Preventing crimes has recently become the primary objective of the Dallas Police Department. Due to the violent crime spike, at the beginning of 2020, Dallas Police Chief U. Reneé Hall was demanded to present a plan to reduce violent crime plan (Jaramillo, 2020a). However, the recent reports show that despite implemented measures, the number of aggravated assaults has only risen, while the number of murders has even exceeded the last year’s statistics (Jaramillo, 2020b). These results show the inefficiency of the crime prevention program and call for implementing new strategies.
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The Dallas Police Violent Crime Reduction Plan includes long-term and short-term measures aimed at crime prevention. It is said to be “data and intelligence-driven” and, among other initiatives, presupposes developing more effective methods of identifying high-risk zones and individuals (Hall, 2020, p. 1). Moreover, it presupposes creating a new Intelligence Led Policing Division that would comprise of already-existing units along with a new Real-Time Crime Center (Hall, 2020). However, according to the Dallas Police Violent Crime Reduction Plan, the newly established division’s main objectives are mainly improving the coordination and sharing of information (Hall, 2020). While it is also essential to ensure the relay of information, “developing and maintaining a strong analytical capacity within police departments” is of much more vital importance (Braga, 2015, p. 20). The main objective of the proposed approach, in contrast, is to enhance the effectiveness of the analysis and research functions within the Intelligence Led Policing Division.
The proposed strategy fits into the supporting structure of environmental criminology that deals with analyzing crime event patterns. This theory is concentrated on preventing crimes by forecasting possible scenarios based on various data. As Wortley and Townsley (2016) note, “environmental criminologists look for crime patterns and seek to explain them in terms of environmental influences” (p. 1). Having a highly developed research center would potentially address some hard-pressing challenges.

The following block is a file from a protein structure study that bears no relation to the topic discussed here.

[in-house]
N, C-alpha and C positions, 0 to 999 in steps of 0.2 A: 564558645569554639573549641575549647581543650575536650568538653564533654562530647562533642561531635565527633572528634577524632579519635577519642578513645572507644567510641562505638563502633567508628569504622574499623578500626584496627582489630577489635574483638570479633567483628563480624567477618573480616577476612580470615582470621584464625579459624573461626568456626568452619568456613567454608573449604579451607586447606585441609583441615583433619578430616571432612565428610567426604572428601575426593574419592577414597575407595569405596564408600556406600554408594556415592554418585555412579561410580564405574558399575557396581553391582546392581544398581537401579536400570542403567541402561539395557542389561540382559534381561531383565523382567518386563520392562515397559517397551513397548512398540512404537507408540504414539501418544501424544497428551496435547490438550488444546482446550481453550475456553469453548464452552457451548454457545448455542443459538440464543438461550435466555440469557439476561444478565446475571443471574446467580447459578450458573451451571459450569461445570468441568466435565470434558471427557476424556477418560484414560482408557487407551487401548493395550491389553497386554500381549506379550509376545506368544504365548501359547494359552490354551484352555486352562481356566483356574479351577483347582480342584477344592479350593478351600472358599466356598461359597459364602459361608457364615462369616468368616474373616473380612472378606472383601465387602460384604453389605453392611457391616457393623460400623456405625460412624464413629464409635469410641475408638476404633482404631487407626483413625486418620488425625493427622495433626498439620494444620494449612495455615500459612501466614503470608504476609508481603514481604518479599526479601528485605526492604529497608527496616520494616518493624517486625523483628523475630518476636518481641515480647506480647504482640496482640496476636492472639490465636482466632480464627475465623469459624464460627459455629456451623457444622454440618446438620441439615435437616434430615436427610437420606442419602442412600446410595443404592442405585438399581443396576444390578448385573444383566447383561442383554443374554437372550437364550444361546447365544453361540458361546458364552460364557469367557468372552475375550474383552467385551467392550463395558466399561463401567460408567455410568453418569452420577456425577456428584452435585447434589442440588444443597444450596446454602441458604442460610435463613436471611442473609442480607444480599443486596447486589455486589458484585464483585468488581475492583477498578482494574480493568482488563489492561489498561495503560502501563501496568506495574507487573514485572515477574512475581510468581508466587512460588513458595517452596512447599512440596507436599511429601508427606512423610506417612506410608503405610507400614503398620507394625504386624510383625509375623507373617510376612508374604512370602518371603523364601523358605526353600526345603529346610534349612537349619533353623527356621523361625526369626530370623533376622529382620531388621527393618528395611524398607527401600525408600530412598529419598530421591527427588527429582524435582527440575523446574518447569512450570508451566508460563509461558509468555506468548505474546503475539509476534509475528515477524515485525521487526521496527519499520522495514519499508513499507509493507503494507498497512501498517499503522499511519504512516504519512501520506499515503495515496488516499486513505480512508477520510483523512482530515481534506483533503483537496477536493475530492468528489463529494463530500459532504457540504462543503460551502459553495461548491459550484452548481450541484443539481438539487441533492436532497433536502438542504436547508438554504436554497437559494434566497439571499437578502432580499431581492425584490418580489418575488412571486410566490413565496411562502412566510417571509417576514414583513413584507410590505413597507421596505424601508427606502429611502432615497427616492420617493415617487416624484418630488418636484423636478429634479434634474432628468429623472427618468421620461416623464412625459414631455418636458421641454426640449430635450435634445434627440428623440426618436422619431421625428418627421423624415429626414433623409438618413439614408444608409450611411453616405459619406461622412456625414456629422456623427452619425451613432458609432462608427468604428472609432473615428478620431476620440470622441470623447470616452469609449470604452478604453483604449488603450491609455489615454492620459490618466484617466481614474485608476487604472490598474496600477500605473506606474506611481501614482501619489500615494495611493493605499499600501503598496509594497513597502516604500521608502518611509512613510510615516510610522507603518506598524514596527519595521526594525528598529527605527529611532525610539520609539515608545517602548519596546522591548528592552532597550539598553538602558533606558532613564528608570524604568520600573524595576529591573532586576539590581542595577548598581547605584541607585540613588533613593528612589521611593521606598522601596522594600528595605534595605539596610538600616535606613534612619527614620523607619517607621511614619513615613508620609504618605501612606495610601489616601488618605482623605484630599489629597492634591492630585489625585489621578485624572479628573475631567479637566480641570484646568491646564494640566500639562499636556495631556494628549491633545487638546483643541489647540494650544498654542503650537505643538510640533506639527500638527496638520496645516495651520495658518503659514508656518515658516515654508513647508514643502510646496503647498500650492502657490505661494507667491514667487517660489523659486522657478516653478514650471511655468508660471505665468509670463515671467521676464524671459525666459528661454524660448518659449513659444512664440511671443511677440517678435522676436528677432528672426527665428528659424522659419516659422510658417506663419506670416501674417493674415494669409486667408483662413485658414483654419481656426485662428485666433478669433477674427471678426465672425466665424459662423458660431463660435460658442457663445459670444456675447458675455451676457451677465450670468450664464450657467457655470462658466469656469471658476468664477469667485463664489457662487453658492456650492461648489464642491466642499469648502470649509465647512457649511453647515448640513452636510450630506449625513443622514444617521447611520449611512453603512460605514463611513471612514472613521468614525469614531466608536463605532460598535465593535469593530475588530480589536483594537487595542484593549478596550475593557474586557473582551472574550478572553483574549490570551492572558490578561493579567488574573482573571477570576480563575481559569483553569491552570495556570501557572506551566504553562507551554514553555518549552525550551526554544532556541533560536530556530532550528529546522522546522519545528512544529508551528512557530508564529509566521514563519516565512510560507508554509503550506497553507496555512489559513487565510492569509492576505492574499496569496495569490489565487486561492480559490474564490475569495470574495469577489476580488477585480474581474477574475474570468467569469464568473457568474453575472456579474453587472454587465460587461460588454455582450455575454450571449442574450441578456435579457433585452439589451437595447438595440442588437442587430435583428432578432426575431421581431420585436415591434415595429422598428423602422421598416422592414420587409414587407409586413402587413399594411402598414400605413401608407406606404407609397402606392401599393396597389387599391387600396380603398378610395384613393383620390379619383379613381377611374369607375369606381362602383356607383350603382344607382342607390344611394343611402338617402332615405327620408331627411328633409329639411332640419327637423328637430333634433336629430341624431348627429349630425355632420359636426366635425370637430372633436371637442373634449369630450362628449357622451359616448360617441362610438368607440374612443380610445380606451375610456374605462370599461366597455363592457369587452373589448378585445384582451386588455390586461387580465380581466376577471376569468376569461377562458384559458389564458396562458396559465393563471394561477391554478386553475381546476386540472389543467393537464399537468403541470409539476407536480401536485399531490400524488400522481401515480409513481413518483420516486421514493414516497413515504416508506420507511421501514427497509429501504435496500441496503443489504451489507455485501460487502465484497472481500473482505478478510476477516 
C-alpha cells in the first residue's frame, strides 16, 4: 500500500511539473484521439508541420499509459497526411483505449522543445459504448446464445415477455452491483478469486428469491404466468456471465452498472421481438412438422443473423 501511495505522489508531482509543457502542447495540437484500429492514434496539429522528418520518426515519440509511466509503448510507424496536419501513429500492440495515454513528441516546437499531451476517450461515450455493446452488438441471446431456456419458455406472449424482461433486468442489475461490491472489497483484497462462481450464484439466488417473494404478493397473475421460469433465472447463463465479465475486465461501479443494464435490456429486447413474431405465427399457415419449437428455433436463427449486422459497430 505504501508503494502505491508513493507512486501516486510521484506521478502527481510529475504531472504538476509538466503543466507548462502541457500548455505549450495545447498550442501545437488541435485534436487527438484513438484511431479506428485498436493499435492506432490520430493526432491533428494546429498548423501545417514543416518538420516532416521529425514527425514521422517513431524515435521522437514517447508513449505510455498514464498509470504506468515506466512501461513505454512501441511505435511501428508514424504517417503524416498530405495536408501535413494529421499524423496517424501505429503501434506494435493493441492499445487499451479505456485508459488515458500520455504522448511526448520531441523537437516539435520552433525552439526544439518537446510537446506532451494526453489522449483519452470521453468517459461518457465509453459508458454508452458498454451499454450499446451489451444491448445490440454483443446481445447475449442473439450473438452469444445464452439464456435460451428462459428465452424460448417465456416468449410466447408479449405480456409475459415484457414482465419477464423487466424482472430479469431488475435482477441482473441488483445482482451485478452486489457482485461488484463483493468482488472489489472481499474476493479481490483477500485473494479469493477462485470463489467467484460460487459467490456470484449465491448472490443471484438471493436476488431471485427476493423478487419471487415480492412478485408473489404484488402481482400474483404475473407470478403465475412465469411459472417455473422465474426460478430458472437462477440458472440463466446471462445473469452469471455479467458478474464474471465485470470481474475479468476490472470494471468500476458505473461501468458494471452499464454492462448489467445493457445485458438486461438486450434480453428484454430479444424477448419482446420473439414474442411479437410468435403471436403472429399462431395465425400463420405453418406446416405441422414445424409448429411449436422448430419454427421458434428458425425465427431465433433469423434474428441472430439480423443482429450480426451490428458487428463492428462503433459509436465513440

First, it would allow making hotspots areas more precise, resulting in even more effective resource allocation. As different crime types tend to cluster in space, the common practice of defining crime hotspots has been used by the police. However, having a highly developed research center would allow the implementation of other methods as, for instance, incorporation of a temporal factor in crime prediction modeling (Catlett et al., 2019; Zhang et al., 2019). This will decrease the time police patrols spend at one location and increase the effectiveness of police resources’ deployment. Moreover, it would be useful to acknowledge other research trends that have been emerging recently. Some of them are the offender mobility research on crime trips and movements, geographic profiling, sexual assault patterns.
Finally, having a stronger concentration on data-based analysis would pave the way for improving the police work organization that is now focused on responding and arresting. The shift from “handling incidents to addressing problems” (Wortley & Townsley, 2016, p. 252) would improve the agency’s image and redefine the meaning of policing. This factor is essential nowadays as ever, as the Dallas Police Department is heavily criticized for being ineffective.
The implementation of a data-based analysis approach will likely prevent numerous crimes and improve the effectiveness of crime-solving. It would allow to change the existing system of crime reduction and facilitate available police resources. Instead of expanding the police force, the strategy is to create conditions for a more tactical approach based on tangible metrics and insights and lead to better crime rates and crime detection rates.
Braga, A.A. (2015). Crime and policing revisited. U.S. Department of Justice. Web.
Catlett, C., Cesario, E., Talia, D., & Vinci, A. (2019). Spatio-temporal crime predictions in smart cities: A data-driven approach and experiments. Pervasive and Mobile Computing, 53, 62-74. Web.
Hall, R. (2020). Violent crime reduction plan. Dallas Police Department. Web.
Jaramillo, C. (2020). The toll: Tracking homicides in Dallas in 2020 after last year’s high murder number. The Dallas Morning News. Web.
Jaramillo, C. (2020). Violent crime is up in Dallas but city officials at odds on best way to reduce it. The Dallas Morning News. Web.
Wortley, R., & Townsley, M. (Eds.). (2016). Environmental criminology and crime analysis. Routledge.
Zhang, Y., Siriaraya, P., Kawai, Y., & Jatowt, A. (2019). Time and location recommendation for crime prevention. International Conference on Web Engineering, 47-62. Web.